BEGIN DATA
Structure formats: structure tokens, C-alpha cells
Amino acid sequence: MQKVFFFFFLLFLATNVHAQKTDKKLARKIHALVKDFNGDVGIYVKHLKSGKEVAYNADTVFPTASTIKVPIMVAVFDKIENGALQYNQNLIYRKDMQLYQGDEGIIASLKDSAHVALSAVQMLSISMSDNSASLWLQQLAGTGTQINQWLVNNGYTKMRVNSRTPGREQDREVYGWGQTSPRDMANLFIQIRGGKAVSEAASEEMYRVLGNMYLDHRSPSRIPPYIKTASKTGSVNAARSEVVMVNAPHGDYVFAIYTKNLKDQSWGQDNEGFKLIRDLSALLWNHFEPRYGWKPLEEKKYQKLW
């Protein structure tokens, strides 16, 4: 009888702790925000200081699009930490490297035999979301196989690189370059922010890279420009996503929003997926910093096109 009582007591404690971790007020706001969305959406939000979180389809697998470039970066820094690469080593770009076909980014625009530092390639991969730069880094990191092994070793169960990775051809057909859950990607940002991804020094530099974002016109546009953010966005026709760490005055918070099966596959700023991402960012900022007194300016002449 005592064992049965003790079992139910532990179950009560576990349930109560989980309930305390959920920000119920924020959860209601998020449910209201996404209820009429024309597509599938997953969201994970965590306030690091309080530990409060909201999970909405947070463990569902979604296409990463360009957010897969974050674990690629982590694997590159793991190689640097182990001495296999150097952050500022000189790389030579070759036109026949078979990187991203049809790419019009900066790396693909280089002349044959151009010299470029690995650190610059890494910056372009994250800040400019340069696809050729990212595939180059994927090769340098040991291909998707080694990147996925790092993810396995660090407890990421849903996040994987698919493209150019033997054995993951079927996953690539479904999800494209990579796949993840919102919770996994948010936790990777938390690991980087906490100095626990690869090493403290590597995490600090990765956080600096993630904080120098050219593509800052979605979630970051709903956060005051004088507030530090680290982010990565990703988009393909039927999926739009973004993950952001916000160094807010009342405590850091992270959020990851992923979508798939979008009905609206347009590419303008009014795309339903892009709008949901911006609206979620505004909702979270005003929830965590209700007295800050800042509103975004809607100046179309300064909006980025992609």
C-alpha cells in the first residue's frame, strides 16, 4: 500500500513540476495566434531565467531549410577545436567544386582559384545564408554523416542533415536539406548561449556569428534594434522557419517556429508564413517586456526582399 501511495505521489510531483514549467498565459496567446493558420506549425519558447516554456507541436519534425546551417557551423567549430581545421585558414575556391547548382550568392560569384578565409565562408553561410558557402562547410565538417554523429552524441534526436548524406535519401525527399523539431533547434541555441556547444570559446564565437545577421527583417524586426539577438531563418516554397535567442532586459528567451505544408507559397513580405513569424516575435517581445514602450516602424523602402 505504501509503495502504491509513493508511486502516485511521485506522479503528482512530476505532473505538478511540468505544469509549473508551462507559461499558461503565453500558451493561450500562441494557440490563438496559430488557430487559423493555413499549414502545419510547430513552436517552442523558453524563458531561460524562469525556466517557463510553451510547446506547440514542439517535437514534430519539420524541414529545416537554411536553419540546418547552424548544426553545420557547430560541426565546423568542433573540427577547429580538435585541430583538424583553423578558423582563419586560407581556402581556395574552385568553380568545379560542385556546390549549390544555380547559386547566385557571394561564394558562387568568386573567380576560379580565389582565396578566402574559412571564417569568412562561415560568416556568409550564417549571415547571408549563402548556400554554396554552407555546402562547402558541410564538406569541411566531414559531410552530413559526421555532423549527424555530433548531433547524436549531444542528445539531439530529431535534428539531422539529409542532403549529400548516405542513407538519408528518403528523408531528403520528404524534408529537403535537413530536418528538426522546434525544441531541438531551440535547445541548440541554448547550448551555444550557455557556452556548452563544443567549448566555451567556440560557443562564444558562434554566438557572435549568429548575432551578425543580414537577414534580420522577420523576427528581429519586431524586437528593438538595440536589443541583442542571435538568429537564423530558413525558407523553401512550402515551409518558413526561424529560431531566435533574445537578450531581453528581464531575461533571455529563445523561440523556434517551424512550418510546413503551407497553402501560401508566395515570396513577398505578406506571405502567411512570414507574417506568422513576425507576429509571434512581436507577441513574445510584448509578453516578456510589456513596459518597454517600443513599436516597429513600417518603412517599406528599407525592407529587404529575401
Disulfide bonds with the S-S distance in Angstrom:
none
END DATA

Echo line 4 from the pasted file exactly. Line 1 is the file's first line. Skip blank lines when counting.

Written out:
C-alpha cells in the first residue's frame, strides 16, 4: 500500500513540476495566434531565467531549410577545436567544386582559384545564408554523416542533415536539406548561449556569428534594434522557419517556429508564413517586456526582399 501511495505521489510531483514549467498565459496567446493558420506549425519558447516554456507541436519534425546551417557551423567549430581545421585558414575556391547548382550568392560569384578565409565562408553561410558557402562547410565538417554523429552524441534526436548524406535519401525527399523539431533547434541555441556547444570559446564565437545577421527583417524586426539577438531563418516554397535567442532586459528567451505544408507559397513580405513569424516575435517581445514602450516602424523602402 505504501509503495502504491509513493508511486502516485511521485506522479503528482512530476505532473505538478511540468505544469509549473508551462507559461499558461503565453500558451493561450500562441494557440490563438496559430488557430487559423493555413499549414502545419510547430513552436517552442523558453524563458531561460524562469525556466517557463510553451510547446506547440514542439517535437514534430519539420524541414529545416537554411536553419540546418547552424548544426553545420557547430560541426565546423568542433573540427577547429580538435585541430583538424583553423578558423582563419586560407581556402581556395574552385568553380568545379560542385556546390549549390544555380547559386547566385557571394561564394558562387568568386573567380576560379580565389582565396578566402574559412571564417569568412562561415560568416556568409550564417549571415547571408549563402548556400554554396554552407555546402562547402558541410564538406569541411566531414559531410552530413559526421555532423549527424555530433548531433547524436549531444542528445539531439530529431535534428539531422539529409542532403549529400548516405542513407538519408528518403528523408531528403520528404524534408529537403535537413530536418528538426522546434525544441531541438531551440535547445541548440541554448547550448551555444550557455557556452556548452563544443567549448566555451567556440560557443562564444558562434554566438557572435549568429548575432551578425543580414537577414534580420522577420523576427528581429519586431524586437528593438538595440536589443541583442542571435538568429537564423530558413525558407523553401512550402515551409518558413526561424529560431531566435533574445537578450531581453528581464531575461533571455529563445523561440523556434517551424512550418510546413503551407497553402501560401508566395515570396513577398505578406506571405502567411512570414507574417506568422513576425507576429509571434512581436507577441513574445510584448509578453516578456510589456513596459518597454517600443513599436516597429513600417518603412517599406528599407525592407529587404529575401